Some Wicklow Town and District Memorial Inscriptions

Church and graveyard memorials in the area covered by this short note are both varied and informative, for not only do we find information of a genealogical nature, but, also, that of the deceased’s social standing and occupation or trade. Memorials in Church of Ireland churches are usually more informative than those in R.C. churches, this is especially notice­able in the case of landed gentry and the professions.

Verses and biblical quotations abound, whilst humour is absent; an occasional ‘oddity’ yes. From south and west Wicklow I choose two examples: In the old graveyard of Preban, on the Aughrim/Annacurragh/ Tinahely road a memorial records that Catherine Neil died on 30th February 1878, aged 21. Dunlavin churchyard, attached to the C. of I. Church has a very odd mistake: it records that Catherine Smyth died in 1868, aged 14, yet the same memorial states that her father died in 1846 and her mother in 18511 No doubt, an inspection of the Burial Register could clarify the matter.

The very large number of memorials with carvings of the Passion Symbols are worthy of a special study. Excellent examples are to be seen in Rathnew Old, Trinity and, above all, Glendalough. For a full discussion on this type of memorial decoration, see the various papers published by Ada Longfield (Mrs H. G. Leask) in the J. Royal Societies of Ireland and other publications.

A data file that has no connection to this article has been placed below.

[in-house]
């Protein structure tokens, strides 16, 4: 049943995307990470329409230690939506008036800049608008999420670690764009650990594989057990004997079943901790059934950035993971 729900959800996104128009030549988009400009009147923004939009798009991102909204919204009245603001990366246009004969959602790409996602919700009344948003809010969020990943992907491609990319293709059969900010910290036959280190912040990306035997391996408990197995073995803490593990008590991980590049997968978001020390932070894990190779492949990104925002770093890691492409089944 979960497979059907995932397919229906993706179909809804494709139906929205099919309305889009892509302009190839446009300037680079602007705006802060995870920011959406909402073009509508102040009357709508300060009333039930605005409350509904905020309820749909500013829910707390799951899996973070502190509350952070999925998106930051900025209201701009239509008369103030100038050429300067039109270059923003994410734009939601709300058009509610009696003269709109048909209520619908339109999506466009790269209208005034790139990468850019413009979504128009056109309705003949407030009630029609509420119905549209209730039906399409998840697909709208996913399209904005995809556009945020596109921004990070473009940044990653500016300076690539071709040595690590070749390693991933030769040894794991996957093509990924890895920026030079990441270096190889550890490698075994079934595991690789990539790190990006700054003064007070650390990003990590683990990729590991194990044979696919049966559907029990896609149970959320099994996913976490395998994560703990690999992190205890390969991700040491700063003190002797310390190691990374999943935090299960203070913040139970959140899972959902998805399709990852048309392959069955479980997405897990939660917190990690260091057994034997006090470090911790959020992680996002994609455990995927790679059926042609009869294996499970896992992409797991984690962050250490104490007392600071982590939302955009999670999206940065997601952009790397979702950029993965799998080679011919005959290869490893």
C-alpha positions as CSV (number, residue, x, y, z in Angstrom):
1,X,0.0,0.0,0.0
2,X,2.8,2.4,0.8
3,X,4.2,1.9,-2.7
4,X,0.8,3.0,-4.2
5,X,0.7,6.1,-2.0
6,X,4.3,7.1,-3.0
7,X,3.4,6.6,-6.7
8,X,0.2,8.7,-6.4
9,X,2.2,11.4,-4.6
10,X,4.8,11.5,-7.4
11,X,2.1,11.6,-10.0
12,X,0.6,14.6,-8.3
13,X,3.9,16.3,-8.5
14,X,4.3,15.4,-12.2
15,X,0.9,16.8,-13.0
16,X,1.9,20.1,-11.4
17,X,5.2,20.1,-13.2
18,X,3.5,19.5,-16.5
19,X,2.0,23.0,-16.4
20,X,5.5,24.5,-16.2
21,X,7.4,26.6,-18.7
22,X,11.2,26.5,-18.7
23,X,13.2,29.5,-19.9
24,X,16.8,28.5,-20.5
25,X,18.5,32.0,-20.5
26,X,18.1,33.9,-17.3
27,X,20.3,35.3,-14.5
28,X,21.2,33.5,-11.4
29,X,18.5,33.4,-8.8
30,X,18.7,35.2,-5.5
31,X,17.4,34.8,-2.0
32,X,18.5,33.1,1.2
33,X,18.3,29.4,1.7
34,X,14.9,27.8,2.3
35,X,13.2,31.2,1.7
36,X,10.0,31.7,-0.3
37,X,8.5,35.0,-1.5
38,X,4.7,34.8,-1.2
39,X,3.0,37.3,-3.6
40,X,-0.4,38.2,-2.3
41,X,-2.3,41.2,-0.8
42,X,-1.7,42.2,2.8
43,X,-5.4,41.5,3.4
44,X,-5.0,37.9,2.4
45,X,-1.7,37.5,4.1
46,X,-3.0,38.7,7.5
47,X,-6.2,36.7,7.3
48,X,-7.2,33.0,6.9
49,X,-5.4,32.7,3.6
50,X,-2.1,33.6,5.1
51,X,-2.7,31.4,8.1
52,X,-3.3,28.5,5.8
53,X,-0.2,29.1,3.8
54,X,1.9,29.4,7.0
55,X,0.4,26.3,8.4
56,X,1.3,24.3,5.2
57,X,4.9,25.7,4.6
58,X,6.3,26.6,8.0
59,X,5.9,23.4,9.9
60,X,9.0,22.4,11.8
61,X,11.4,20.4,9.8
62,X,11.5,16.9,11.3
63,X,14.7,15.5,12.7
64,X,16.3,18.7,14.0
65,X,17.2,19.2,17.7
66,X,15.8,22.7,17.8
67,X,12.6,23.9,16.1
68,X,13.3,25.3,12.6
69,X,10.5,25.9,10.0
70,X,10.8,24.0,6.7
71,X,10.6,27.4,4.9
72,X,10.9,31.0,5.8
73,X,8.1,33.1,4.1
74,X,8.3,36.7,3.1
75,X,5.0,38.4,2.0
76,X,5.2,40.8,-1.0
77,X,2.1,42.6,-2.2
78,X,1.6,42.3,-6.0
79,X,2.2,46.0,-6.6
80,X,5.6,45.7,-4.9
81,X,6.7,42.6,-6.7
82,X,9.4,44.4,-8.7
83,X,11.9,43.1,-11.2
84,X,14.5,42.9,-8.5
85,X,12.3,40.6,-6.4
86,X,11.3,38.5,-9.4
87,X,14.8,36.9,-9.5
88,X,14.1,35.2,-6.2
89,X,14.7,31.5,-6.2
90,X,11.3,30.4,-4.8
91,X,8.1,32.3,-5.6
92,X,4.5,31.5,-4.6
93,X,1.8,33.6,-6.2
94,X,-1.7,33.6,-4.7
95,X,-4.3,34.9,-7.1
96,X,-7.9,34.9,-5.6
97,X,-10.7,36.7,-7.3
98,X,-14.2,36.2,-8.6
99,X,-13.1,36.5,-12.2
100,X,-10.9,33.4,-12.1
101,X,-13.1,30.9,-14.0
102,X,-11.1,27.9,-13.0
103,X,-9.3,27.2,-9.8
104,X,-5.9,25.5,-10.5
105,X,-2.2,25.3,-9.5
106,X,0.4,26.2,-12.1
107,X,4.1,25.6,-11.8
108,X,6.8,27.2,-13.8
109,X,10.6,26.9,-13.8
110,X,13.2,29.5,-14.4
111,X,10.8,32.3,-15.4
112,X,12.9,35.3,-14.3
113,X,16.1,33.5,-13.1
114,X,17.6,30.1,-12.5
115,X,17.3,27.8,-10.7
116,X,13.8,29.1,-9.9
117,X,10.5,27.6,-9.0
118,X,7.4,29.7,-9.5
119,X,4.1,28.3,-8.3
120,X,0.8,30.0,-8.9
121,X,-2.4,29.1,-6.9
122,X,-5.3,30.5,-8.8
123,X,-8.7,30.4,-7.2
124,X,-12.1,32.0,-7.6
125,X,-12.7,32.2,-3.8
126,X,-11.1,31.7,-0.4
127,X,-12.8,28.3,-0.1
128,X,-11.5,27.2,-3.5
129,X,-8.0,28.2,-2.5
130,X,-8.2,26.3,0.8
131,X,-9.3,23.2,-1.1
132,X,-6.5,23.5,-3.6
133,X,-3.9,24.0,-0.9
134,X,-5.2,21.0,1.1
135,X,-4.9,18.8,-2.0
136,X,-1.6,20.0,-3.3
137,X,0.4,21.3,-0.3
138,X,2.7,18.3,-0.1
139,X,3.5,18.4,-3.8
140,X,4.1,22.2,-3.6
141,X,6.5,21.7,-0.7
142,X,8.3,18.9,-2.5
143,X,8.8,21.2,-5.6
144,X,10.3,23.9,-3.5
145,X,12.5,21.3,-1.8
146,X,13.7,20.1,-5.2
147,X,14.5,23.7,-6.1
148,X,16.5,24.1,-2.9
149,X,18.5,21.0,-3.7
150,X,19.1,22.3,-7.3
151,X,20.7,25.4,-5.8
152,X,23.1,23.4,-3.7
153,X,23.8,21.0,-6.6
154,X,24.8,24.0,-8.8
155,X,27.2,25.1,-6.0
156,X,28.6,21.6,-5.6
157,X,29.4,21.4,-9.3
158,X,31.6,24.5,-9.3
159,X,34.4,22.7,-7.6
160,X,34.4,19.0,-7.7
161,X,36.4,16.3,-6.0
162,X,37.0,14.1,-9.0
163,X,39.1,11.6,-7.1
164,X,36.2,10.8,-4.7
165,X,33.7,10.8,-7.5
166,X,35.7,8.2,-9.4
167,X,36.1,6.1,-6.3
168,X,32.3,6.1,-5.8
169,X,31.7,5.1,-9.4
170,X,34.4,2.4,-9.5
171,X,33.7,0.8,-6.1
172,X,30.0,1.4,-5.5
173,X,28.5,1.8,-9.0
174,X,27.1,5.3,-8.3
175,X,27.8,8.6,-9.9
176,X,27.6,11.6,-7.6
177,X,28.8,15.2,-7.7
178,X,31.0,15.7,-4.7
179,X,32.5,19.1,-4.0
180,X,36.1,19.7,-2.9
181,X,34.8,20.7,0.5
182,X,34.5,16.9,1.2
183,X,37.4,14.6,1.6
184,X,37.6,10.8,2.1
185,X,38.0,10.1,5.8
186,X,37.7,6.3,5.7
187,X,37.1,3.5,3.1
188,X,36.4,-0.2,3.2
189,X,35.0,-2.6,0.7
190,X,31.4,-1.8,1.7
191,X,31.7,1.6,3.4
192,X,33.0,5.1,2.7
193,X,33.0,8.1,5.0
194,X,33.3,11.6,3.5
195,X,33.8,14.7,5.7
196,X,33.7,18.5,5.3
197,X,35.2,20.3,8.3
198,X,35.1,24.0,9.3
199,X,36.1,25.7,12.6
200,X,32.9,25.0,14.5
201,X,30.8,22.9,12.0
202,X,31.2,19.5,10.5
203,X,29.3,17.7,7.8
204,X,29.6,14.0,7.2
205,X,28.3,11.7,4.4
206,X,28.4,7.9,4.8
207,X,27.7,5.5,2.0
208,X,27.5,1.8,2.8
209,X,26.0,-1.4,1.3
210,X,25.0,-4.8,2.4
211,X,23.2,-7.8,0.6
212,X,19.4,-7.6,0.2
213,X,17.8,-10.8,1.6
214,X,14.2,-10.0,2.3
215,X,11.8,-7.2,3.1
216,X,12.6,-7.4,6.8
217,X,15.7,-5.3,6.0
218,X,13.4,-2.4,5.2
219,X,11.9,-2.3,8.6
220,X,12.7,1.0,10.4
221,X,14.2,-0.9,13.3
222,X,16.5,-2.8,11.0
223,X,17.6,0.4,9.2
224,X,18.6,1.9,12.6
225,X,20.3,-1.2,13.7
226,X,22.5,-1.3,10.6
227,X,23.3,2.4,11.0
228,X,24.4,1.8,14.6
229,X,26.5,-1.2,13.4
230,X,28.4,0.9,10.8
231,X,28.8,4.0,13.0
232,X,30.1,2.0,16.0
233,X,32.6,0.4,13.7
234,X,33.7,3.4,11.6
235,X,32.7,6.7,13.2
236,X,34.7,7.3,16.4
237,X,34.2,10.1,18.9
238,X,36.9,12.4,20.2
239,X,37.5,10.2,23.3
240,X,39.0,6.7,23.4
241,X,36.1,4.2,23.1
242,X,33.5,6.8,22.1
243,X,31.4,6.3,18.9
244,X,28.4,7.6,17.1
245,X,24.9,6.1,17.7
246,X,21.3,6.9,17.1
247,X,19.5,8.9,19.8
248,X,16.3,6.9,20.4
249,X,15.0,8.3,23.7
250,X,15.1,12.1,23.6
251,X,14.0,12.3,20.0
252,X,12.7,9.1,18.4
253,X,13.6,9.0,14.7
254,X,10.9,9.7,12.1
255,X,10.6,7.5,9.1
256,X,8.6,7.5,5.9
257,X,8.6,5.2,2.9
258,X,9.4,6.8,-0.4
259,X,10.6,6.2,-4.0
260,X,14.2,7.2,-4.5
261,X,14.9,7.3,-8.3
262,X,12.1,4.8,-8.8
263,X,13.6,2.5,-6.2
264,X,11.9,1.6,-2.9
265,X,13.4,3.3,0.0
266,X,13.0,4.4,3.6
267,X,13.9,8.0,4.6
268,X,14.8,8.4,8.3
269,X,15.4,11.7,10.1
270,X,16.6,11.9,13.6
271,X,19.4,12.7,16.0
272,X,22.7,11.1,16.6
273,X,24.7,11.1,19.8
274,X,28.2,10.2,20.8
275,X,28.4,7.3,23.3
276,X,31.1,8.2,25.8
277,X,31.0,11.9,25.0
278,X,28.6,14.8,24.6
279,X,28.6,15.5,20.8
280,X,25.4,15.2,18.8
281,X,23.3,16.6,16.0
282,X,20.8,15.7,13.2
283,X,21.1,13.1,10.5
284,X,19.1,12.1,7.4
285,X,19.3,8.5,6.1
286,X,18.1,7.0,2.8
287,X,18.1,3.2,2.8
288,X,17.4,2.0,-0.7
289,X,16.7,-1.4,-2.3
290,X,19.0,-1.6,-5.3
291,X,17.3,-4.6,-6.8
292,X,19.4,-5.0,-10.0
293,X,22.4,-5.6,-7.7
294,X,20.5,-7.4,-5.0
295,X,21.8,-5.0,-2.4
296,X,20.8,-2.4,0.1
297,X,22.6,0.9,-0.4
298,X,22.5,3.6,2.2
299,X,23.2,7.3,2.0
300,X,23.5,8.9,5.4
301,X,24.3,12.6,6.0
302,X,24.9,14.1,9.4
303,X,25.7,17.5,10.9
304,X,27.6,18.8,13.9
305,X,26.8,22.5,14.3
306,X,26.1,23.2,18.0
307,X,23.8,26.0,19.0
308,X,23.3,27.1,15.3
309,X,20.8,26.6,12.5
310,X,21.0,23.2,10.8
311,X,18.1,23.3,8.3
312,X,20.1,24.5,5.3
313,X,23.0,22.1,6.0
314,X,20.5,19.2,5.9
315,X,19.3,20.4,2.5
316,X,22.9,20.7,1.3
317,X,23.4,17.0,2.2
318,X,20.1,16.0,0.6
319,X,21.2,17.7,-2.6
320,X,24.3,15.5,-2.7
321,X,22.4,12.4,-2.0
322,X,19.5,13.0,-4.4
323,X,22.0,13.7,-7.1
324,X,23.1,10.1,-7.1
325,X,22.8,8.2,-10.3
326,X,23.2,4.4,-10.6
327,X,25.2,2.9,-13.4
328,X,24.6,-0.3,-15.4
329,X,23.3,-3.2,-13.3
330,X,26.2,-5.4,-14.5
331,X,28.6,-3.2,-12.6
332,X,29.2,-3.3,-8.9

Bahana (Kilcommon)

Amongst the JUDD memorials in this isolated and neglected graveyard is a very large ½ round slab closing a box tomb. A local man told me many years ago that his father was paid 10s. (50p) to bring this weighty slab from the public road up the steep track to the enclosure – two days pay for four hours work! The Cuniam/Cunneam/Cunniam family is well repre­sented here. Price, Place-names of the Barony of Arklow (Proc. R.I.A. vol. XLVI, C.5, p.249) records a Ballicoinam (1614) under Cunniamstown.


The Quaker burial ground at Ballymurrin has been in use for over 200 years, yet, during that time, only four memorials have been erected. These are to the PIM family of Wicklow and cover the period 1870-1899. According to the Burial Register in the Society of Friends Reference Library, the first interment was that of Bridge BOARDMAN who died, aged 2, in 1673. The first PIM burial recorded is that of Tobias, he died in 1778, aged 23. Pigots Directory (1824) lists a Joseph Pim ‘linen & woollen draper’.